(1/143) The eye in epidermolysis bullosa.
AIMS: To describe the ophthalmic findings in a large cohort of epidermolysis bullosa (EB) patients managed in one large specialist centre. METHODS: A case note review of consecutive patients seen at Great Ormond Street Children's Hospital. Data on the dermatological disease, ophthalmic history, and examination were collected and coded onto a data sheet. RESULTS: 181 patients: 50 (28%) simplex EB; 15 (8%) junctional EB; 28 (15%) autosomal dominant dystrophic EB; 72 (40%) autosomal recessive dystrophic EB; nine patients (5%) with dystrophic EB whose inheritance could not be ascertained; and seven cases (4%) of EB that could not be classified. Ocular problems were found in 12% (n = 6) of simplex patients and 40% (n = 6) of those with junctional disease. One patient (of 28) in the autosomal dominant dystrophic group had ocular involvement and 51% (37/72) of patients in the autosomal recessive dystrophic group had ophthalmic complications: corneal (25/72), lid ectropions (3/72), lid blisters (5/72), and symblepharon (3/72). CONCLUSION: Ophthalmic complications are common in EB overall but the incidence varies widely with subtype. Ophthalmic complications are the most severe in the dystrophic recessive and junctional subtypes where there is a need for extra vigilance. The major treatment modality was use of ocular lubricants. (+info)
(2/143) Epidermolysis bullosa: novel and de novo premature termination codon and deletion mutations in the plectin gene predict late-onset muscular dystrophy.
Epidermolysis bullosa (EB) with late-onset muscular dystrophy (EB-MD) is a hemidesmosomal variant of EB due to mutations in the plectin gene (PLEC1). The age of onset of muscle involvement has been noted to vary from infancy to the fourth decade of life. Immunofluorescence of the patients' skin and muscle biopsies is usually negative for staining with antibodies recognizing plectin, a large cytoskeleton-associated anchorage protein. In this study we report novel plectin mutations in two families with EB. In both families, the proband was a newborn with neonatal blistering with no evidence for muscle weakness as yet. Peripheral blood DNA was isolated and examined by heteroduplex scanning strategy, protein truncation test (PTT), and/or direct sequencing of the plectin gene. One of the probands was compound heterozygote for nonsense mutations E2005X/K4460X, and the proband in the second family was compound heterozygote for deletion mutations 5083delG/2745-9del21, the latter mutation extending from -9 to +12 at the intron 22/exon 23 border. The mutations K4460X and 5083delG were not present in either one of the parents, thus being de novo events. In both cases, nonpaternity was excluded by microsatellite marker analysis. The stop codon mutations are predicted to result in the synthesis of a truncated protein lacking the carboxy-terminal globular domain of the protein and possibly causing nonsense-mediated decay of the corresponding mRNA. The 2745-9del21 deletion mutation abolishes the splice site at the intron 22/exon 23 junction, predicting abnormal splicing events. Because plectin deficiency is associated with muscular dystrophy, molecular diagnostics of the plectin gene provides prognostic value in evaluation of these patients who appear to be at risk to develop muscular dystrophy. (+info)
(3/143) Rudimentary hemidesmosome formation in congenital generalized junctional epidermolysis bullosa in the Sprague-Dawley rat.
Seven of 14 newborn pups in a litter of Sprague-Dawley rats were found to have generalized detachment of the epidermis, which was thin, wrinkled, and hung in loose folds over distal extremities. Histologic and ultrastructural examination of the skin showed noninflammatory separation of the epidermis from the dermis at the lamina lucida of the basement membrane zone. Ultrastructurally, hemidesmosomes were small and had a rudimentary appearance; keratin tonofilaments in basal keratinocytes were detached from the hemidesmosomes. The skin lesions were consistent with generalized junctional epidermolysis bullosa, which has not previously been reported in the rat. In humans, generalized junctional epidermolysis bullosa is most commonly caused by autosomal recessive inheritance of defective proteins of the hemidesmosomes or anchoring filaments. The specific protein defect involved in the rat lesion was not determined because fresh frozen tissue was not available. (+info)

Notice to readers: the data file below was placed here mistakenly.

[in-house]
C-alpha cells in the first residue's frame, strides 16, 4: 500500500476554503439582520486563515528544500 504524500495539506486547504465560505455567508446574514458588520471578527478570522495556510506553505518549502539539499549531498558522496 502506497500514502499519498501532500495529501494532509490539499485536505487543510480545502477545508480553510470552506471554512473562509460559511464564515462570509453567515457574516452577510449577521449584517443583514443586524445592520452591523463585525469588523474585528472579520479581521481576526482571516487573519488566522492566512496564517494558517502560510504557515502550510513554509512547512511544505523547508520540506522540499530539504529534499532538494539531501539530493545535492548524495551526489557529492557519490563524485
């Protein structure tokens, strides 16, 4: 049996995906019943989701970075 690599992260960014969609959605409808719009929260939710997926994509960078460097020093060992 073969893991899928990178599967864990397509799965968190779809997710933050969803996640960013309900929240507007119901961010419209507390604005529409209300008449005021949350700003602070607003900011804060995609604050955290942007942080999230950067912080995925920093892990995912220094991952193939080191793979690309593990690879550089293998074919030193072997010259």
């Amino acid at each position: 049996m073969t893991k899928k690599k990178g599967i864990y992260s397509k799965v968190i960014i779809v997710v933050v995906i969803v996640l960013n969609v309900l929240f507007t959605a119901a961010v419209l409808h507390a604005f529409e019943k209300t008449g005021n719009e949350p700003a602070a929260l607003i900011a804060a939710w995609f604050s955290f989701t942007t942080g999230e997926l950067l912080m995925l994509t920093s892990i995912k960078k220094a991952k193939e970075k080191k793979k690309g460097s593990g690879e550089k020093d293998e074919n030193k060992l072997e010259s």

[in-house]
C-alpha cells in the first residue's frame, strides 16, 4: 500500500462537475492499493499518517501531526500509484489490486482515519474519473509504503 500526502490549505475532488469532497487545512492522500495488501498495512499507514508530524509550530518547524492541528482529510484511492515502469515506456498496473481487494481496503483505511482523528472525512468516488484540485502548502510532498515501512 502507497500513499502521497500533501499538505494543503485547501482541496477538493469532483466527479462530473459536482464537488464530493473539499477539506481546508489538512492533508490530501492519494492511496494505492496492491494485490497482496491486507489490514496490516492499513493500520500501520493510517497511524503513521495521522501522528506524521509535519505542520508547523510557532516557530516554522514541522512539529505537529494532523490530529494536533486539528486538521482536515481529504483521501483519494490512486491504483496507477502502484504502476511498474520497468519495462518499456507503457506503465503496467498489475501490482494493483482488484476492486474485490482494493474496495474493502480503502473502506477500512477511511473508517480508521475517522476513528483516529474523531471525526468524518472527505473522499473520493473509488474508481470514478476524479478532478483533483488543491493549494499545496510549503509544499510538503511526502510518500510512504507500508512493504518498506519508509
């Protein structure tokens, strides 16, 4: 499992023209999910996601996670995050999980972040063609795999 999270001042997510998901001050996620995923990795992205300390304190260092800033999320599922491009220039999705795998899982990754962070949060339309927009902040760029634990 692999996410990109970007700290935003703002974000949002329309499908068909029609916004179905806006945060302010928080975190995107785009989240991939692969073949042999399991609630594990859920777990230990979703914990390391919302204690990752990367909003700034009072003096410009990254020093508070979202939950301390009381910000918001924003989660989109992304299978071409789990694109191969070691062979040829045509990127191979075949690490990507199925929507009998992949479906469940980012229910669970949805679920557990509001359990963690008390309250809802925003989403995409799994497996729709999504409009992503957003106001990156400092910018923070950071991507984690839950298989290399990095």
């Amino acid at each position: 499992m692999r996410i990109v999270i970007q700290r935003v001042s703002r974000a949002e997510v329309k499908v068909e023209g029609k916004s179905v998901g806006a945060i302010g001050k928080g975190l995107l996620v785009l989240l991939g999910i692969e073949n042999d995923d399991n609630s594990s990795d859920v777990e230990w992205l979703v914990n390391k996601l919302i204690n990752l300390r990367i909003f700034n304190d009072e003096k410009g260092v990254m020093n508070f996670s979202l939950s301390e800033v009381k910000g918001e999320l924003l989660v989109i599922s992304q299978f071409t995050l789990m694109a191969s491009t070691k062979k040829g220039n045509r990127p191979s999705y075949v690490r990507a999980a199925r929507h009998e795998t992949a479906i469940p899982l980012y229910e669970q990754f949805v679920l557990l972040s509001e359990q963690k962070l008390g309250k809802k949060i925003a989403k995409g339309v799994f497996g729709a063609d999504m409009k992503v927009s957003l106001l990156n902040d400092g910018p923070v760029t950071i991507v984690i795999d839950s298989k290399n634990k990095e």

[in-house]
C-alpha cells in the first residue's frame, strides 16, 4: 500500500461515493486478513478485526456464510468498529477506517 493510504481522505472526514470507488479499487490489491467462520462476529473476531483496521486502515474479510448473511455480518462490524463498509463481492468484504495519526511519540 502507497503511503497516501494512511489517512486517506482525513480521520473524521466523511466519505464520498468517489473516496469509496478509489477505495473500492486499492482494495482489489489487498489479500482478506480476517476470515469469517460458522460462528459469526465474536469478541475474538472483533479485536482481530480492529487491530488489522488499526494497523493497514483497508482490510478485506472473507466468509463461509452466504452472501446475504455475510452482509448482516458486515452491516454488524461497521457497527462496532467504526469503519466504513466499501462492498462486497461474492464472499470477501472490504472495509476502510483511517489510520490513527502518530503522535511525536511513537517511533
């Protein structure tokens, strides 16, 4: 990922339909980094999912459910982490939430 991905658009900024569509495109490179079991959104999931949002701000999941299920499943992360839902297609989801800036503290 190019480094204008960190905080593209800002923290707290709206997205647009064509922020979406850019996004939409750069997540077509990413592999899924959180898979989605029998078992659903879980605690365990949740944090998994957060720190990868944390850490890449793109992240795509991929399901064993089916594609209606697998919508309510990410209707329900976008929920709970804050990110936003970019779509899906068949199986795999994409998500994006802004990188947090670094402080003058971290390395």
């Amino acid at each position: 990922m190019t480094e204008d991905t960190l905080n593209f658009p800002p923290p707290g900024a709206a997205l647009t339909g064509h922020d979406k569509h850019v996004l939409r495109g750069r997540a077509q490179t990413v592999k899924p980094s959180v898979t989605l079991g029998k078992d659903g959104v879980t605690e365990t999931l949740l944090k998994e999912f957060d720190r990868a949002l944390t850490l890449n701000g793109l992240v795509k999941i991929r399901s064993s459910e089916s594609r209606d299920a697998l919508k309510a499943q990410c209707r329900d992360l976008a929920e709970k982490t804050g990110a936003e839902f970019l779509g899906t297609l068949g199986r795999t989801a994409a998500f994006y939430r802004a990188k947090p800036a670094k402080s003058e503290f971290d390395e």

(4/143) Deposition of laminin 5 by keratinocytes regulates integrin adhesion and signaling.
Deposition of laminin 5 over exposed dermal collagen in epidermal wounds is an early event in repair of the basement membrane. We report that deposition of laminin 5 onto collagen switches adhesion and signaling from collagen-dependent to laminin 5-dependent. Ligation of laminin 5 by integrin alpha(6)beta(4) activates phosphoinositide 3-OH-kinase (PI3K) signaling. This activation allows for adhesion and spreading via integrin alpha(3)beta(1) on laminin 5 independent of RhoGTPase, a regulator of actin stress fibers. In contrast, adhesion and spreading on collagen via alpha(2)beta(1) is Rho-dependent and is inhibited by toxin B, a Rho inhibitor. Deposition of laminin 5 and ligation of alpha(6)beta(4) increases PI3K-dependent production of phosphoinositide di- and triphosphates, PI3K activity, and phosphorylation of downstream target protein c-Jun NH(2)-terminal kinase. Conversely, blocking laminin 5-deposition with brefeldin A, an inhibitor of vesicle transport, or with anti-laminin 5 monoclonal antibodies abolishes the PI3K-dependent spreading mediated by alpha(3)beta(1) and phosphorylation of c-Jun NH(2)-terminal kinase. Studies with keratinocytes lacking alpha(6)beta(4) or laminin 5 confirm that deposition of laminin 5 and ligation by alpha(6)beta(4) are required for PI3K-dependent spreading via alpha(3)beta(1). We suggest that deposition of laminin 5 onto the collagen substratum, as in wound repair, enables human foreskin keratinocytes to interact via alpha(6)beta(4) and to switch from a RhoGTPase-dependent adhesion on collagen to a PI3K-dependent adhesion and spreading mediated by integrin alpha(3)beta(1) on laminin 5. (+info)
(5/143) Hemizygosity for a glycine substitution in collagen XVII: unfolding and degradation of the ectodomain.